Route 66: Under Private Skies-AfterwardAfterward
When sight came, it was as sudden and startling as a biblical revelation. He returned from the lake shivering, clutching Celia in her drenched clothes, staring at everything around him. He found, strangely, that he couldn’t find his way back to the dorms unless he closed his eyes for a moment and thought about the sounds and scents and the feel of the ground beneath his feet. Celia guided him home as much as he guided her.
It took him an hour to realise that this sudden influx of light meant that this was no longer his home. He had no place here any more. The joy that had sparked up in his heart began to settle and mingle with a strange sense of loss. He sat in his room in pyjamas and a dressing gown, trying to recover some warmth while the doctor bent over him and flashed light into his eyes and had him read letters off a card, and spoke to him irreverently about the foolishness of getting his sight back by trying to give himself pneumonia. He felt as if he were in sh
Route 66: Under Private Skies - Ch 33.
It was some time before Buz realised that he was shaking. He walked, one hand on Tod’s arm, the other sweeping the cane before him to reassure himself of what was before him, to give him some level of autonomy without Tod having to give him verbal warnings every few minutes. But there was something trapped inside him, some kind of pent up anger or fear, that was making his hands shake as if he were freezing.
He had wanted to hit that man. He had wanted to really lamp into him, to get him on the ground, to pummel his fists into him over and over until he had fallen still. He didn’t think it would have mattered if it had been that man or any other man, perhaps even Tod lying in the dust under the hail of fists. He just wanted to hit and hit and hit until whatever it was inside him had been driven out. Perhaps that was the problem. Perhaps it was himself that he wanted to hit, to push out the churning unknown of fear and anxiety and frustration and anger that had s
Route 66: Under Private Skies - Ch 22.
The town was a series of noises and sensations that Buz had never truly noticed before. Sure he had heard the swell of music or voices from a radio in a gas station or the chatter of folks in the street – but he had never noticed all the little things. How strongly the gas stank when Tod stopped to fill up. The softer smell of asphalt that had started to warm as midday approached. The little noises of the attendant’s feet shuffling on the gravel-dusted ground and the nozzle clattering against the car, and the sharp difference between a woman’s voice just inside the building and a woman’s voice on the radio nearby.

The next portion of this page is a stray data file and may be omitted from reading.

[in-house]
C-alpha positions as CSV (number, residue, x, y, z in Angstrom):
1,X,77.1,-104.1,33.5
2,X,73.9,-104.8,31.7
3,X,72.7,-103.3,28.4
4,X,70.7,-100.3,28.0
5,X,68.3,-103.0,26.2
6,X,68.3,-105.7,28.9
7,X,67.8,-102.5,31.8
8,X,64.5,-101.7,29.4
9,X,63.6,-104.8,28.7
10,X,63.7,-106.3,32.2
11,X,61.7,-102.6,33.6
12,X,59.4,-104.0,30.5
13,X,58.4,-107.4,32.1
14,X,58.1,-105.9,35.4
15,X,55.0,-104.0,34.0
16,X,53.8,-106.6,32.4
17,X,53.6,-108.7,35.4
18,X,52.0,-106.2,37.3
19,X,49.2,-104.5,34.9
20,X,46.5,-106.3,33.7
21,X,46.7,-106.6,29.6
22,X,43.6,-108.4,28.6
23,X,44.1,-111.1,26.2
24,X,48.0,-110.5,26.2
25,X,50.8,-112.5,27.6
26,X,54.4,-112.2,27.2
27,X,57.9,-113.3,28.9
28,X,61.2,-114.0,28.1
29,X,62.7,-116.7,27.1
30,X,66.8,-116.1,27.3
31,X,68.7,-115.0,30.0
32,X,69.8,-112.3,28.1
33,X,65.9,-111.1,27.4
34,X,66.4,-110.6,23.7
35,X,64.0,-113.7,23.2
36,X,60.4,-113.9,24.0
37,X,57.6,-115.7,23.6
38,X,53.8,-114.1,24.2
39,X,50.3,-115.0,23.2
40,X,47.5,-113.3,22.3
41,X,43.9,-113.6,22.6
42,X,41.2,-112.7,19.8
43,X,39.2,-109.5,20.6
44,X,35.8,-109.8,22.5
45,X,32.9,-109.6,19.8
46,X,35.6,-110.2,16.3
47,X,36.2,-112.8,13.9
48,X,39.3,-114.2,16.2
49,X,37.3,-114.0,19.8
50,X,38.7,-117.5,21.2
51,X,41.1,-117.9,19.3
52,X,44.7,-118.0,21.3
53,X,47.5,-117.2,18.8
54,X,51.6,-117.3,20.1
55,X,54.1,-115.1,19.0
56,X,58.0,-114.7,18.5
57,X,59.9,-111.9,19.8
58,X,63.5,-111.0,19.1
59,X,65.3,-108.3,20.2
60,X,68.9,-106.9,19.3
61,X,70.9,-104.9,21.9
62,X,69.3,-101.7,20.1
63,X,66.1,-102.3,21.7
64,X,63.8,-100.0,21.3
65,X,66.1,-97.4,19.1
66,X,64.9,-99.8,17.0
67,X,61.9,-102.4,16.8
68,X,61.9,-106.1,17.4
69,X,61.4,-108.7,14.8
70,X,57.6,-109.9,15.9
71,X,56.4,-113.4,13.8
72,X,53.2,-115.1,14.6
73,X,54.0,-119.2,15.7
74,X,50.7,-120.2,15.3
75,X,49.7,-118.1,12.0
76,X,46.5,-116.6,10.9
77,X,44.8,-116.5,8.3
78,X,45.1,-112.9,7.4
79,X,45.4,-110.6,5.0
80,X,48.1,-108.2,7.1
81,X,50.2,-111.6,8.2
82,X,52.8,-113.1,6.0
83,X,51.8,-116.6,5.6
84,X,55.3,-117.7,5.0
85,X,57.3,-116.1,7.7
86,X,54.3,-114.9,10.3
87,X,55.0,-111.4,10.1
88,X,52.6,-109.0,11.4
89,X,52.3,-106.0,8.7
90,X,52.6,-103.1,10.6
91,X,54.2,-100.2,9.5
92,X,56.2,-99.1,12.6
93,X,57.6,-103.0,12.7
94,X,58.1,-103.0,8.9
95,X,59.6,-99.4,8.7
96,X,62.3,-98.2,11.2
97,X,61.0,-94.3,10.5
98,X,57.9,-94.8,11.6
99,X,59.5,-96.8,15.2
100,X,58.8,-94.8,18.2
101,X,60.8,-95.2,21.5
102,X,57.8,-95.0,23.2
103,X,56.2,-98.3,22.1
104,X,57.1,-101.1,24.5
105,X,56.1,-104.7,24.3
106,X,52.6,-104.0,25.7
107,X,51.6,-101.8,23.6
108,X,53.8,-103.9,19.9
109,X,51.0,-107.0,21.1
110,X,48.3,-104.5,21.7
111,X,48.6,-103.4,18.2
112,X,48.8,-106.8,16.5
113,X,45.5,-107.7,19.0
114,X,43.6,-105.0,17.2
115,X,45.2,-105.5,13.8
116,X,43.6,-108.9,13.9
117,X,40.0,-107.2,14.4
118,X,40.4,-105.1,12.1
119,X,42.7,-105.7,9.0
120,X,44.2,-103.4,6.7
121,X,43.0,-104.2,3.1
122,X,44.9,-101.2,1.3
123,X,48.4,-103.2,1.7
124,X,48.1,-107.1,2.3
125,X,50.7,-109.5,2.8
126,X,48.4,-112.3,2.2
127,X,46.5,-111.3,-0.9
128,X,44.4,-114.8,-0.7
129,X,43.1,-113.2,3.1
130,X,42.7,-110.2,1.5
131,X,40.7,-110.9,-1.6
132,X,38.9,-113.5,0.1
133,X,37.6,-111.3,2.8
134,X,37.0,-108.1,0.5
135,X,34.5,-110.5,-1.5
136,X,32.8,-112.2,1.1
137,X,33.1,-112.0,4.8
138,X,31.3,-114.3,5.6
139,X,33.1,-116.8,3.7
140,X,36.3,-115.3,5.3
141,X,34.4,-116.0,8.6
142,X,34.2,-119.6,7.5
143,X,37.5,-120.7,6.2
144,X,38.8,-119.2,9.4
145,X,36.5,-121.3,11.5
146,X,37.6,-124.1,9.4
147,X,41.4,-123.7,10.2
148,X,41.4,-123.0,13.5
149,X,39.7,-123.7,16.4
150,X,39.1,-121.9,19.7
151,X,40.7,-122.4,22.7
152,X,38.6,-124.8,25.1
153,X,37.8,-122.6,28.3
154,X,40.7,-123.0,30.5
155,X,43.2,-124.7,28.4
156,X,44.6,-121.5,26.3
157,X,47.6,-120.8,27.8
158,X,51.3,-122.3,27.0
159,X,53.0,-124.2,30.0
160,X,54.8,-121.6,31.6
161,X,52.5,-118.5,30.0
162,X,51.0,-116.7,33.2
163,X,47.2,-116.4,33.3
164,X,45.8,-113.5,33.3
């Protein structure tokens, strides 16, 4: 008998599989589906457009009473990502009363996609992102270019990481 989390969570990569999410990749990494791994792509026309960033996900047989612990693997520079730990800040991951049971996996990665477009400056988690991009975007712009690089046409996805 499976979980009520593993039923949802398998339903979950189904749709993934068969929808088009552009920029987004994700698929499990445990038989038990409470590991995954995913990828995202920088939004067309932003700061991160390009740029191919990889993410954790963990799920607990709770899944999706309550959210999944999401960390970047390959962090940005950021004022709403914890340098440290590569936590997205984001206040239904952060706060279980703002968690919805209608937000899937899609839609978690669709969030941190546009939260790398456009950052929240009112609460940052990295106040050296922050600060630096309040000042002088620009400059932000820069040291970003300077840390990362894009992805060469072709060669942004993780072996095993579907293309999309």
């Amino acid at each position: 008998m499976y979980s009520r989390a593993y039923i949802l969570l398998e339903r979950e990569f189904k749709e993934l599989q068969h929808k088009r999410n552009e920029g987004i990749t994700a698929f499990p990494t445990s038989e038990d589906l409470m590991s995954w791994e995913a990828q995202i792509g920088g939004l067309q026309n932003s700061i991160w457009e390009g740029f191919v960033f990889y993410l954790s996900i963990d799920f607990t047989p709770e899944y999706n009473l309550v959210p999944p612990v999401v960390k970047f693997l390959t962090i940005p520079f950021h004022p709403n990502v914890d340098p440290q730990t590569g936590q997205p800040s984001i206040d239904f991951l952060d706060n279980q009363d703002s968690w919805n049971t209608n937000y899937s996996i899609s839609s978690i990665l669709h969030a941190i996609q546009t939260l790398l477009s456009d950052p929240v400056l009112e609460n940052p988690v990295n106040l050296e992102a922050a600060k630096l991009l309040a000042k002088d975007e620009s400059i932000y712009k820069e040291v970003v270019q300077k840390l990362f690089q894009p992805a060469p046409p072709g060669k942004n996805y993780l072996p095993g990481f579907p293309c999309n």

He sat self-consciously stroking his fingers over the handle of his cane, wondering if it were obvious that he was blind. He felt like an animal poised to run, but he couldn’t run because running anywhere but on the track with a guide meant tripping and finding himself face down on the ground somewhere with his palms stinging and h
Route 66: Under Private Skies - Ch 1“For those who love
live under private skies
where stars have mouths
and even stones have eyes.” From Even Stones Have Eyes.
Buz had spent more days than he cared to count in darkness. He had never seen this place that he was now living in. Never seen the faces of the people who taught him and helped him and sheltered him. Never seen the trees that he heard shimmering in the wind or the buildings he used everyday.
The last thing he remembered seeing was a flash of the sky filling his vision, and the sun up there, dazzling his eyes. That was it. He didn’t remember being hit and he didn’t remember falling, although Tod had told him that he had fallen and had grabbed onto a girder and had slipped out of consciousness only when he was being hauled up out of that empty lift shaft. If he had been knocked out instantly he would have been dead.
May as well be dead… That thought still slipped through his mind sometimes, in the morning when he opened
For the TitanicOur eyes as hollow as deep
sea creatures'. We don't look for bones.
A hat will do, a boot lodged in silt.
There was no journey's end for you.
We look with our saucer eyes,
and try to bring back life with rusticles
and their relentless progress.
We search for decay, because decay
means rest, our minds confused
between hubris and the human soul.
So we seek out the Turkish bath,
the grand stairwell, the habitats of the vain.
We don't want to see the bunks of the lowly.
We look for the shark's-tooth tear,
for the bulkhead plates, the mahogany
and the lifeboat davits and the pistons and
propellers and chandeliers and clocks
and the lodgings of the rich, and our
empty eyes pass by the drifters and
their naked bones.